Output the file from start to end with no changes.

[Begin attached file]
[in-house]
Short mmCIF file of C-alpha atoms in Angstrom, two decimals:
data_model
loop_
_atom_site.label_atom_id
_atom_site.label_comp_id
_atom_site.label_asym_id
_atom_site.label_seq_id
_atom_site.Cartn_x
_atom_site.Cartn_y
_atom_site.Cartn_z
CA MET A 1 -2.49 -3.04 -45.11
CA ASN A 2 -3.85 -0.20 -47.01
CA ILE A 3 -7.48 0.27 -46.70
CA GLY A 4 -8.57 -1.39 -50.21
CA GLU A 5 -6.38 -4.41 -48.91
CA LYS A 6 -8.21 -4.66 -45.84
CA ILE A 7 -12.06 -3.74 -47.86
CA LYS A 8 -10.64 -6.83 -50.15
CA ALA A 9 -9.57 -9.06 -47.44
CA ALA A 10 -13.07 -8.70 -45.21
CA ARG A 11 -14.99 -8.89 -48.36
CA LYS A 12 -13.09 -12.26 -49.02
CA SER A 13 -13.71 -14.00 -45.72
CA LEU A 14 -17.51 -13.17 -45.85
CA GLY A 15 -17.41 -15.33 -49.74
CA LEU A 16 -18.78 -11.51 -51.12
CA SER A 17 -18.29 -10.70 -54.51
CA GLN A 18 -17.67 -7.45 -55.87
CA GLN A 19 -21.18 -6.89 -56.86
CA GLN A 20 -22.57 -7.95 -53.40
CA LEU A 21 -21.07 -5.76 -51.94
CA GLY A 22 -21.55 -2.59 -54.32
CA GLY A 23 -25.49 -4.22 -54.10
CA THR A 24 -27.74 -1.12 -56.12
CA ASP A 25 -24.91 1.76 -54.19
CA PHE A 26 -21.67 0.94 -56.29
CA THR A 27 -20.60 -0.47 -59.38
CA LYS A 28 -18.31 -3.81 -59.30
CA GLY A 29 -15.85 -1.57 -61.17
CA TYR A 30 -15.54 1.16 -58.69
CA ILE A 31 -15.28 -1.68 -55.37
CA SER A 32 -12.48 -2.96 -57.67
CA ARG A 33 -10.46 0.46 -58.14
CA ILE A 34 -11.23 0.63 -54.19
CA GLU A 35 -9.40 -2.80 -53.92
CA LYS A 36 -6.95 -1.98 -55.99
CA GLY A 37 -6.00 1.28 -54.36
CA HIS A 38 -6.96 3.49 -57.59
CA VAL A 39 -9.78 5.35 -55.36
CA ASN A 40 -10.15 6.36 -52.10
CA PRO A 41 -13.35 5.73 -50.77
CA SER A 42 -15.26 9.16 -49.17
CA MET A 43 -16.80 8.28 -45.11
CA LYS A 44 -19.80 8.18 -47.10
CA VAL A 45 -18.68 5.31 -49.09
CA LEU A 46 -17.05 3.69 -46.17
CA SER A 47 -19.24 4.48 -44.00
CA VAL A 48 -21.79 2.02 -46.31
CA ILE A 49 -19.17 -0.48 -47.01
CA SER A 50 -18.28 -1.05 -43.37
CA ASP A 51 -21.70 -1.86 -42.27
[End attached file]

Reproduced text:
[in-house]
Short mmCIF file of C-alpha atoms in Angstrom, two decimals:
data_model
loop_
_atom_site.label_atom_id
_atom_site.label_comp_id
_atom_site.label_asym_id
_atom_site.label_seq_id
_atom_site.Cartn_x
_atom_site.Cartn_y
_atom_site.Cartn_z
CA MET A 1 -2.49 -3.04 -45.11
CA ASN A 2 -3.85 -0.20 -47.01
CA ILE A 3 -7.48 0.27 -46.70
CA GLY A 4 -8.57 -1.39 -50.21
CA GLU A 5 -6.38 -4.41 -48.91
CA LYS A 6 -8.21 -4.66 -45.84
CA ILE A 7 -12.06 -3.74 -47.86
CA LYS A 8 -10.64 -6.83 -50.15
CA ALA A 9 -9.57 -9.06 -47.44
CA ALA A 10 -13.07 -8.70 -45.21
CA ARG A 11 -14.99 -8.89 -48.36
CA LYS A 12 -13.09 -12.26 -49.02
CA SER A 13 -13.71 -14.00 -45.72
CA LEU A 14 -17.51 -13.17 -45.85
CA GLY A 15 -17.41 -15.33 -49.74
CA LEU A 16 -18.78 -11.51 -51.12
CA SER A 17 -18.29 -10.70 -54.51
CA GLN A 18 -17.67 -7.45 -55.87
CA GLN A 19 -21.18 -6.89 -56.86
CA GLN A 20 -22.57 -7.95 -53.40
CA LEU A 21 -21.07 -5.76 -51.94
CA GLY A 22 -21.55 -2.59 -54.32
CA GLY A 23 -25.49 -4.22 -54.10
CA THR A 24 -27.74 -1.12 -56.12
CA ASP A 25 -24.91 1.76 -54.19
CA PHE A 26 -21.67 0.94 -56.29
CA THR A 27 -20.60 -0.47 -59.38
CA LYS A 28 -18.31 -3.81 -59.30
CA GLY A 29 -15.85 -1.57 -61.17
CA TYR A 30 -15.54 1.16 -58.69
CA ILE A 31 -15.28 -1.68 -55.37
CA SER A 32 -12.48 -2.96 -57.67
CA ARG A 33 -10.46 0.46 -58.14
CA ILE A 34 -11.23 0.63 -54.19
CA GLU A 35 -9.40 -2.80 -53.92
CA LYS A 36 -6.95 -1.98 -55.99
CA GLY A 37 -6.00 1.28 -54.36
CA HIS A 38 -6.96 3.49 -57.59
CA VAL A 39 -9.78 5.35 -55.36
CA ASN A 40 -10.15 6.36 -52.10
CA PRO A 41 -13.35 5.73 -50.77
CA SER A 42 -15.26 9.16 -49.17
CA MET A 43 -16.80 8.28 -45.11
CA LYS A 44 -19.80 8.18 -47.10
CA VAL A 45 -18.68 5.31 -49.09
CA LEU A 46 -17.05 3.69 -46.17
CA SER A 47 -19.24 4.48 -44.00
CA VAL A 48 -21.79 2.02 -46.31
CA ILE A 49 -19.17 -0.48 -47.01
CA SER A 50 -18.28 -1.05 -43.37
CA ASP A 51 -21.70 -1.86 -42.27